Film Screenings
In collaboration with Meredyth Sparks

Rainer Werner Fassbinder
The Third Generation, D 1978/79, 110’

A group of bored young people in late-1980s West-Berlin are bound by secrecy and blind activism rather than political conviction. The group involves itself in terrorism, unaware that it is being manipulated by popular ideology. Their activities culminate on a Tuesday during carnival – according to the Hanns-Martin Schleyer case – in the kidnapping of the American computer manager Peter Lurtz. "A comedy in six parts dealing with parlour games full of tension, suspense and logic, cruelty and mania, similar to the fairy tales told to children to help them bear life". (RWF)


Chris Marker
L’Ambassade, F 1973, 21’

Chris Marker’s short film L’Ambassade is a reaction to the military putsch of Augusto Pinochet on 11th September 1973 in Chile, whose ascent in to power was accompanied by a massive shelling of the governmental palace and the consequent death of the ousted President Salvador Allende. In Santiago de Chile’s French embassy, political refugees appear gathered together on improvised beds, living through their life-threatening predicament by waiting, playing chess, and listening to TV news. One of those sheltering in the embassy films these moments, and comments on the condition with a Super-8 camera until the release. By keeping the camera rolling until the last moment, Marker demonstrates through simple direction and production techniques, how film documentation can be manipulated film and falsified.


Klaus vom Bruch
Das Schleyerband I/II, D 1977, ca. 112’

In a long chain of TV snippets, Das Schleyerband draws a picture of life in the Federal Republic of Germany from September 1977 to June 1978. The kidnapping and assassination of Germany’s captain of industry, Hanns-Martin Schleyer, by Red Army terrorists, as well as the collective suicide in the Stuttgart-Stammheim prison, shake Germany’s public awareness to the core. Klaus vom Bruch condenses the documentary material so that ‘TV’ itself – the medium that most profoundly shaped the memory of the Red Army terrorist’s period – becomes the subject matter. Neither the results nor the display format, neither the terror nor the disposition are recollected anew.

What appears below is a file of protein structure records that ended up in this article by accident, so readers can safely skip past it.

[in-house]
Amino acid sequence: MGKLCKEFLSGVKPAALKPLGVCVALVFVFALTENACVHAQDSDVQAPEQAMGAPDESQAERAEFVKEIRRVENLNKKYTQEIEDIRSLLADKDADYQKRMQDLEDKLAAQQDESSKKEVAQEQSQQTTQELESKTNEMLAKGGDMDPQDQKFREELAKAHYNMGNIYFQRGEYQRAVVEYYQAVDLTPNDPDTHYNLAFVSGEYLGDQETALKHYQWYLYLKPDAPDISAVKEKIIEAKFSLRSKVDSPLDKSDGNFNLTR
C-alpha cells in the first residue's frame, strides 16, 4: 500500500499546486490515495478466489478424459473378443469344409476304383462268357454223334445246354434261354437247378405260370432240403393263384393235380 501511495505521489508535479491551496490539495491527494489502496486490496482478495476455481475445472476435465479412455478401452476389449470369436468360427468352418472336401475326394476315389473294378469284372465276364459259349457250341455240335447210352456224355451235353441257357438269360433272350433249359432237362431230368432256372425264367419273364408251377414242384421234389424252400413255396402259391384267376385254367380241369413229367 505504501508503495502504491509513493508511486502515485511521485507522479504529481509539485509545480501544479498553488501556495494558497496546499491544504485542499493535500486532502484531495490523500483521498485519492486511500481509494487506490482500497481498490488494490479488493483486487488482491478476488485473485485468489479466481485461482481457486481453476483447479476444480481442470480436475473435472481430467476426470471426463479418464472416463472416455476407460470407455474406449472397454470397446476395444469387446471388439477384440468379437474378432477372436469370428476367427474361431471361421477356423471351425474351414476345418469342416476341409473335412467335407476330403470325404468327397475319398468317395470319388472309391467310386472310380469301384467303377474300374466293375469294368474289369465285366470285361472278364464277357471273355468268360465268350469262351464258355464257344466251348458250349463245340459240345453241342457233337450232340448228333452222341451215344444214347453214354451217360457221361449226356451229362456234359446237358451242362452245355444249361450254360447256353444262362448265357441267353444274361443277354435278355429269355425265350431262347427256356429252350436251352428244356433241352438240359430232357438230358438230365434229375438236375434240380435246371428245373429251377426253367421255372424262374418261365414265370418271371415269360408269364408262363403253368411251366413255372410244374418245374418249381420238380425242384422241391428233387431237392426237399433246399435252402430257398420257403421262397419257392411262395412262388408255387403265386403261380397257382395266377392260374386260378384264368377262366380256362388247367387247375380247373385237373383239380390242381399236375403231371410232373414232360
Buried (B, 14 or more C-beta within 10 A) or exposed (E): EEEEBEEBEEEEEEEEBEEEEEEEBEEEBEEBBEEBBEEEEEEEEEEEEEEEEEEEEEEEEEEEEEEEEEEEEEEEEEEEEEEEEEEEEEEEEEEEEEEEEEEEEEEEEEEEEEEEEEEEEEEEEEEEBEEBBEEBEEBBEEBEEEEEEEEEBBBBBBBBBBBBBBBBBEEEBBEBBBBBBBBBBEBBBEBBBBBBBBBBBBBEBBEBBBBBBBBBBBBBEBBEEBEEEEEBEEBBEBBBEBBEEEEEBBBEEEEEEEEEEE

Adam Small / Peter Stuart
Another State of Mind, USA 1984, 78’

Another State of Mind documents the first combined tour of the Californian punk bands Social Distortion and Youth Brigade in the summer of 1982 throughout the USA and Canada. The protagonists are twenty-year-old punks who, driven by ideals of independence and freedom, travel thousands of kilometres in an old school bus, playing in small clubs and bars and fulfilling their dream of a life on the road. Though the tour fails, the film expresses the enormous euphoric mood predominant in that 1980s scene. Based on numerous interviews, Adam Small and Peter Stuart sketch a realistic portrait of this cultural counter-movement including massive social prejudice and discrimination.


Stacy Peralta
Dogtown & Z-Boys, USA 2001, 91’

In this documentary, Stacy Peralta depicts the development of the Z-Boys, a famous skate team from the American west coast in the 1970s. In Venice Beach, a formerly glamorous entertainment district turned ruined landscape with a great deal of crime, youngsters meet at first to surf in the Bay. Out of this youth movement grows a second generation, who discover skateboarding in empty swimming pools and other sites. As Zephyr-Team they take part at the championship in Del Mar in 1975. Their success inspires not only kids around the world but also influences various trend labels and magazines.


Yvonne Rainer
Working Title: Journeys from Berlin/1971, USA 1979, 125’

Journeys to Berlin/1971 is a film essay on radicalisation and rehabilitation with a concise dichotomous form. It was far ahead of its time in its radical confrontation of sound and image, time and memory, or ideology and action. The plot is based on five people: a man, a woman, a girl (who only appear on the audio track spoken by Vito Acconci and Amy Taubin), the patient of a psychoanalyst and the analyst (alternatively performed by a man, a woman and a nine-year old boy). By means of collage, dialogues and statistics on political power in Germany, or on feminism, are woven into a psychoanalysis session as a woman gradually remembers her suicide attempt in Berlin in 1971. The central subject of the relation between public and private spheres is therefore directly transferred into a political context. As an avant-garde filmmaker with close references to dance and performance Yvonne Rainer is connected to the political and discursive potentials of a filmic language, a connection she consequently re-declines.